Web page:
When Breanna Owens first discovered she had Type 1 diabetes, she says she was scared and started crying. But seven months later, she says it's really nothing.
"It's kind of overwhelming at first, but then it becomes a part of life," said Anna Owens, Breanna's mother.
The elder Owens said it's crucial to pay attention to the signs.
"I had noticed her being very tired, and as a parent, you're just finding reasons for things," said Anna.
Fatigue is one of the seemingly harmless symptoms of diabetes, along with being very hungry and thirsty, and losing an unusual amount of weight.
"I think God gave me wisdom," said Anna. "I actually got on the Internet and started doing symptoms and diagnosis and she had every single one for Type 1 diabetes."
Another important tip to know is diabetes can lead to complications.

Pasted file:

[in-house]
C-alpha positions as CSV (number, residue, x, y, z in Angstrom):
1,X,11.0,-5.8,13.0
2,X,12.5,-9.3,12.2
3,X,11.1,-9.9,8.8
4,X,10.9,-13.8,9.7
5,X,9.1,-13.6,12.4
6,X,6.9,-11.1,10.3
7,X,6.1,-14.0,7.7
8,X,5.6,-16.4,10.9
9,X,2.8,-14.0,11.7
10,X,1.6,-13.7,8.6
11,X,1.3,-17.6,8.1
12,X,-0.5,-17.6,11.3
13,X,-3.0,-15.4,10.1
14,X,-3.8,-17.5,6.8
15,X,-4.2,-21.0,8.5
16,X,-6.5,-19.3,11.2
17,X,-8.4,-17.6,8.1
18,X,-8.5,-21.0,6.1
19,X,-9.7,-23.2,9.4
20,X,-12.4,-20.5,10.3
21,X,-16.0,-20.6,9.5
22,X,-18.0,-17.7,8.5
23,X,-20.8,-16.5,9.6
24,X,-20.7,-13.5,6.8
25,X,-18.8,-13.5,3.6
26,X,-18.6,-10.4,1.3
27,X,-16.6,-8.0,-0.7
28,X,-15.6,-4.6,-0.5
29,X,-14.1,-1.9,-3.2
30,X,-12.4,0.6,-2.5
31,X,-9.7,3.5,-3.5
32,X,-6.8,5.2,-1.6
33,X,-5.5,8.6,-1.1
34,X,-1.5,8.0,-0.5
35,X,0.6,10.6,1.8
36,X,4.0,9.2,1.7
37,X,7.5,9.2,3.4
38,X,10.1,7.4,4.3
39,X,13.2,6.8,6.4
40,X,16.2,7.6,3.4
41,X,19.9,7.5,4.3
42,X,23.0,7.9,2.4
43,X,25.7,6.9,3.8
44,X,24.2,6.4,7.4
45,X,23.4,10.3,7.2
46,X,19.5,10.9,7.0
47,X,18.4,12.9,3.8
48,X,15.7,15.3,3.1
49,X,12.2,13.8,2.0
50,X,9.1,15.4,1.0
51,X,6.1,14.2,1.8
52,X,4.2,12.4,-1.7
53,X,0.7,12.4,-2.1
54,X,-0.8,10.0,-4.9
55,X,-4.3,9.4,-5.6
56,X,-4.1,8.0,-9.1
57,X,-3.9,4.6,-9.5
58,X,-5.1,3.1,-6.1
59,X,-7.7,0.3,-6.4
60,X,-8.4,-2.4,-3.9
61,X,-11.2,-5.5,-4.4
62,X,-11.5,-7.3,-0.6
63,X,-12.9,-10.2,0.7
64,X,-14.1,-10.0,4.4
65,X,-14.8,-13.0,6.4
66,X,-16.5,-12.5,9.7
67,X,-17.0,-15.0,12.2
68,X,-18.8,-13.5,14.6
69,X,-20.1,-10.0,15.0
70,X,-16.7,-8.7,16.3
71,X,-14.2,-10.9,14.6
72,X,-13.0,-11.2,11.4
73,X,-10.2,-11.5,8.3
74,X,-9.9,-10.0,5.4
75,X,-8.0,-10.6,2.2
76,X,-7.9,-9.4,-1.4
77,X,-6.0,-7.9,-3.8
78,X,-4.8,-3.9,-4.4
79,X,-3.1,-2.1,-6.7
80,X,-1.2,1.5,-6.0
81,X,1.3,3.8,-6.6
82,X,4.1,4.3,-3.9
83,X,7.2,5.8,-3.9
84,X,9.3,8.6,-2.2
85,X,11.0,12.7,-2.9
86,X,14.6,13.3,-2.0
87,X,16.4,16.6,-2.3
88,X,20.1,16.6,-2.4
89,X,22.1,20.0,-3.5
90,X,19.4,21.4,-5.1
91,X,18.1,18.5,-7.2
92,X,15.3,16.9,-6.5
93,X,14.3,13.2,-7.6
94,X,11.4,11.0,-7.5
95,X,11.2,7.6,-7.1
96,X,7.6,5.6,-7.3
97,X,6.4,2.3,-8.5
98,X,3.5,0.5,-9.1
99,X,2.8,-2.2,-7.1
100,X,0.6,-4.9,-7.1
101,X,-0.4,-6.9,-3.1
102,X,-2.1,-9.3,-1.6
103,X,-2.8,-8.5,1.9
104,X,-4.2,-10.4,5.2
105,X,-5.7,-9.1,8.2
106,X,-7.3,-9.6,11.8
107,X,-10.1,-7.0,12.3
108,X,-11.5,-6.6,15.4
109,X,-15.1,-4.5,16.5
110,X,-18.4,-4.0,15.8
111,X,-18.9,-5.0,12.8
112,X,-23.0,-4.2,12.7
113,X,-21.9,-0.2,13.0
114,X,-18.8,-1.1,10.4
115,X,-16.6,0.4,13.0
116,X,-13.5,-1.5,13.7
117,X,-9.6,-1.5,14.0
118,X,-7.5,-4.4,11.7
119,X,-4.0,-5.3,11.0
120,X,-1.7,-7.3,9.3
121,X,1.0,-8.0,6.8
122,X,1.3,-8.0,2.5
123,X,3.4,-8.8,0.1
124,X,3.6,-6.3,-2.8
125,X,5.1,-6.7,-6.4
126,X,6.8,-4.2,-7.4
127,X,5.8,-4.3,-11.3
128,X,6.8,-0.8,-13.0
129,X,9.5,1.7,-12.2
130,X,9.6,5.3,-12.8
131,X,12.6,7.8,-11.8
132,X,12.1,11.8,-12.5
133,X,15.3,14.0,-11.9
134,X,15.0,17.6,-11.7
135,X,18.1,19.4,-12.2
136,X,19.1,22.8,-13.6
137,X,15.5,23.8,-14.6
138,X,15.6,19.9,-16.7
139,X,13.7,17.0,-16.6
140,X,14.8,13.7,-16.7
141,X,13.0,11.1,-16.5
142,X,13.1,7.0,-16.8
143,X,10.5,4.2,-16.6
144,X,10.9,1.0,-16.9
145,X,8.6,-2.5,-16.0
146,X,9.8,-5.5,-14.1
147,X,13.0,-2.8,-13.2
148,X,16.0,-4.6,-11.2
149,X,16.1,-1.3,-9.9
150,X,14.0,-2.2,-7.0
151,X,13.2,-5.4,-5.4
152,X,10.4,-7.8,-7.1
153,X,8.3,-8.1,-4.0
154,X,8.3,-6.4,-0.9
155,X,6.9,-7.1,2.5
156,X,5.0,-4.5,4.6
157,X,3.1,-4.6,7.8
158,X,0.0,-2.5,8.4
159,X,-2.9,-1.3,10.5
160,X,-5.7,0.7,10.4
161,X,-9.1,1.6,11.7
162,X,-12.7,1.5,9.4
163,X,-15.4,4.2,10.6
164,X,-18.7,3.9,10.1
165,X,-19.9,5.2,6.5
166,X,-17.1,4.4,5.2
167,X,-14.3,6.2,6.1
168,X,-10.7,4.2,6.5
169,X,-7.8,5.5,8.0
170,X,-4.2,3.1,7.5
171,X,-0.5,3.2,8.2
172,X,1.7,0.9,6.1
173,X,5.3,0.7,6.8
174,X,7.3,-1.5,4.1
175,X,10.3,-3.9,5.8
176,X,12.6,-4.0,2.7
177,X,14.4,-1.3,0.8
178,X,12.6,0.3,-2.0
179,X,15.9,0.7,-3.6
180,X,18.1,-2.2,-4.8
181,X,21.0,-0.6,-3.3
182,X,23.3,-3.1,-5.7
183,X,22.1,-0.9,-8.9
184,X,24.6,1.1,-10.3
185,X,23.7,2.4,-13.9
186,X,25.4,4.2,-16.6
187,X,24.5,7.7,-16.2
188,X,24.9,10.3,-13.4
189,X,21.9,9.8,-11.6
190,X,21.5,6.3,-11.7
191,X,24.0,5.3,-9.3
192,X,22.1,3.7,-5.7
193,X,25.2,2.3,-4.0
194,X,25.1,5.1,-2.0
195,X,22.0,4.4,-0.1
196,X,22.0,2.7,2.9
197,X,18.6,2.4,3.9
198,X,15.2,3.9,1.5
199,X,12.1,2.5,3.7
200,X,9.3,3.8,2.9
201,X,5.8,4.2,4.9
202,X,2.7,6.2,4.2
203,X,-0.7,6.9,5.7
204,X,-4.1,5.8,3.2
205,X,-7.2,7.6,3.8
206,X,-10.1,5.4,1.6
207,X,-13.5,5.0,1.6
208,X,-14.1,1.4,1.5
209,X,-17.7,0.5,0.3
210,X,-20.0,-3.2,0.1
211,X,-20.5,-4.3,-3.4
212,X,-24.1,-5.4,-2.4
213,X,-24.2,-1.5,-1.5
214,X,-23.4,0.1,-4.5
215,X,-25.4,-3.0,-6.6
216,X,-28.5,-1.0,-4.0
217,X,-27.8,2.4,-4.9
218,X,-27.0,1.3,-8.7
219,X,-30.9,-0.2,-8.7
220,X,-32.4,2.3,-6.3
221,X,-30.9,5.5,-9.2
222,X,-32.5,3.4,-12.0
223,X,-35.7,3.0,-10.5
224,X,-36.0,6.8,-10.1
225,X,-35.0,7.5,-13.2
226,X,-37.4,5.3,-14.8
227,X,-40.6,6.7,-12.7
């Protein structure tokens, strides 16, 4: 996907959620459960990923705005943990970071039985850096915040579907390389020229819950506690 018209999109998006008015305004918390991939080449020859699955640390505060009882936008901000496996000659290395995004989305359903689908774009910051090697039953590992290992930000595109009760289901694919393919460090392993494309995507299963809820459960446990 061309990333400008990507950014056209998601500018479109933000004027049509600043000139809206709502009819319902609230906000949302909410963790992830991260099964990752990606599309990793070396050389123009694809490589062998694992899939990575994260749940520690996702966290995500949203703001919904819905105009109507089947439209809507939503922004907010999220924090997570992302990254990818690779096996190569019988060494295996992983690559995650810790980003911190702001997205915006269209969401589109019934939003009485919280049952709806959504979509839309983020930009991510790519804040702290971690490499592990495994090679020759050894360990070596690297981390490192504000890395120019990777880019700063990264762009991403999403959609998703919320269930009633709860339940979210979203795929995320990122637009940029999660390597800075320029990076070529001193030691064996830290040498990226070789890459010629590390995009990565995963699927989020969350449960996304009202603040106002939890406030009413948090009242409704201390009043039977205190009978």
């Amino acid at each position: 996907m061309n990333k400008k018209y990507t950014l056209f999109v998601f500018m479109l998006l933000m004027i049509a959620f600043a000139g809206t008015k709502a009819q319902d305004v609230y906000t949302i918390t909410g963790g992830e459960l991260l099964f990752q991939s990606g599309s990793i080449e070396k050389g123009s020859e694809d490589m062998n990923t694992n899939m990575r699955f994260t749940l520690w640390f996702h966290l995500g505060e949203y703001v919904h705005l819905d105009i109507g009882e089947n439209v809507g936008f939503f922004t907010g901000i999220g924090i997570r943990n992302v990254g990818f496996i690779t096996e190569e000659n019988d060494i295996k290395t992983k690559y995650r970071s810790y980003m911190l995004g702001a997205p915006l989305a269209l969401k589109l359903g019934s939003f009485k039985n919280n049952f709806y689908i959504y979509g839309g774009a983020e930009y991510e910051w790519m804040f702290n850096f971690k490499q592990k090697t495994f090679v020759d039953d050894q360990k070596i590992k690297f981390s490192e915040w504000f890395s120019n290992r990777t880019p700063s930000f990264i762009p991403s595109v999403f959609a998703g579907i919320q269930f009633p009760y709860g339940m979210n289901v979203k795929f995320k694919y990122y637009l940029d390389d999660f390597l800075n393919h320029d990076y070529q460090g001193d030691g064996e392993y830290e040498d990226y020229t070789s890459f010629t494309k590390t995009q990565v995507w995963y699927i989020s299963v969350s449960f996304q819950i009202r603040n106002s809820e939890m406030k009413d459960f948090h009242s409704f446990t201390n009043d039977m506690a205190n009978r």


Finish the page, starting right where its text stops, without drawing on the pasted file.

"My mother, one day had an automobile accident. And we were just puzzled," said Lt. Gov. Phil Bryant. "She couldn't remember what had happened, and it was a long period of trying to diagnose that."
It turned out his mother had diabetes.
"Year after year, it seemed like it was worse. And finally kidney failure, dialysis, and eventually, we lost her to this disease," Bryant said.
Bryant has been named the honorary chairman for the Diabetes Foundation of Mississippi.
Health officials say they believe right now that thousands of residents could have diabetes and not know it. People who have dealt with the disease first-hand shared some helpful tips.
For many people, diabetes doesn't require a big lifestyle change.
"I mean, it just takes a little time out of your day to check your blood sugar and give yourself a shot," said Breanna.
"Something that really bothered her at first when she was diagnosed is that, 'I'm not going to be able to have birthday cake at a birthday party!'" said Anna.
But occasionally, when her blood sugar is low, Breanna can indulge in her favorite sugary snack.
Mississippi leads the nation in obesity, one of the main causes of Type 2 diabetes.